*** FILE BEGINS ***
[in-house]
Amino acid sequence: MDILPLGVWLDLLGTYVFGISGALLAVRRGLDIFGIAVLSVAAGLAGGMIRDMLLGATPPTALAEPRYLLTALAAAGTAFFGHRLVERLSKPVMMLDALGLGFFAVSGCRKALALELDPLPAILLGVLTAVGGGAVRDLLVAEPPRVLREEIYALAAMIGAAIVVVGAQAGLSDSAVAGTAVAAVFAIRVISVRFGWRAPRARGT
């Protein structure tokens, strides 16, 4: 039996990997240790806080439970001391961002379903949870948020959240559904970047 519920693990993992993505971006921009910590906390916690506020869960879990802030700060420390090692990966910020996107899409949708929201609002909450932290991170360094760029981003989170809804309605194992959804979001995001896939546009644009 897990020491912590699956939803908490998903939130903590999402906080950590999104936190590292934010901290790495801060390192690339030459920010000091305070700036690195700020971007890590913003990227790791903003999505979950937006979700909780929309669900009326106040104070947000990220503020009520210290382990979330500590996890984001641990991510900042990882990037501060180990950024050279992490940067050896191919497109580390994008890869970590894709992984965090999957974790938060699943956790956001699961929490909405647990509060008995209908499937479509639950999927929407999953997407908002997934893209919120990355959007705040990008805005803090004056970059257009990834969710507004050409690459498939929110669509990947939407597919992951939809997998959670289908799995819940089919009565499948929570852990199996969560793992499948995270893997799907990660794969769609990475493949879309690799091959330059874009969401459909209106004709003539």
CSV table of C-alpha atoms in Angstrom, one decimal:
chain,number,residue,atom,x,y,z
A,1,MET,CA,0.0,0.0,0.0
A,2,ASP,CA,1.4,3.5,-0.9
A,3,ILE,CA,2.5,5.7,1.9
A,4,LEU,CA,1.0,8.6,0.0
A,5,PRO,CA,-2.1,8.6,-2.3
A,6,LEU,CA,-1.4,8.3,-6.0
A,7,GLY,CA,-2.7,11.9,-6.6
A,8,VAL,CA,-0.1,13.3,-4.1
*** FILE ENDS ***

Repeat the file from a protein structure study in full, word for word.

[in-house]
Amino acid sequence: MDILPLGVWLDLLGTYVFGISGALLAVRRGLDIFGIAVLSVAAGLAGGMIRDMLLGATPPTALAEPRYLLTALAAAGTAFFGHRLVERLSKPVMMLDALGLGFFAVSGCRKALALELDPLPAILLGVLTAVGGGAVRDLLVAEPPRVLREEIYALAAMIGAAIVVVGAQAGLSDSAVAGTAVAAVFAIRVISVRFGWRAPRARGT
């Protein structure tokens, strides 16, 4: 039996990997240790806080439970001391961002379903949870948020959240559904970047 519920693990993992993505971006921009910590906390916690506020869960879990802030700060420390090692990966910020996107899409949708929201609002909450932290991170360094760029981003989170809804309605194992959804979001995001896939546009644009 897990020491912590699956939803908490998903939130903590999402906080950590999104936190590292934010901290790495801060390192690339030459920010000091305070700036690195700020971007890590913003990227790791903003999505979950937006979700909780929309669900009326106040104070947000990220503020009520210290382990979330500590996890984001641990991510900042990882990037501060180990950024050279992490940067050896191919497109580390994008890869970590894709992984965090999957974790938060699943956790956001699961929490909405647990509060008995209908499937479509639950999927929407999953997407908002997934893209919120990355959007705040990008805005803090004056970059257009990834969710507004050409690459498939929110669509990947939407597919992951939809997998959670289908799995819940089919009565499948929570852990199996969560793992499948995270893997799907990660794969769609990475493949879309690799091959330059874009969401459909209106004709003539």
CSV table of C-alpha atoms in Angstrom, one decimal:
chain,number,residue,atom,x,y,z
A,1,MET,CA,0.0,0.0,0.0
A,2,ASP,CA,1.4,3.5,-0.9
A,3,ILE,CA,2.5,5.7,1.9
A,4,LEU,CA,1.0,8.6,0.0
A,5,PRO,CA,-2.1,8.6,-2.3
A,6,LEU,CA,-1.4,8.3,-6.0
A,7,GLY,CA,-2.7,11.9,-6.6
A,8,VAL,CA,-0.1,13.3,-4.1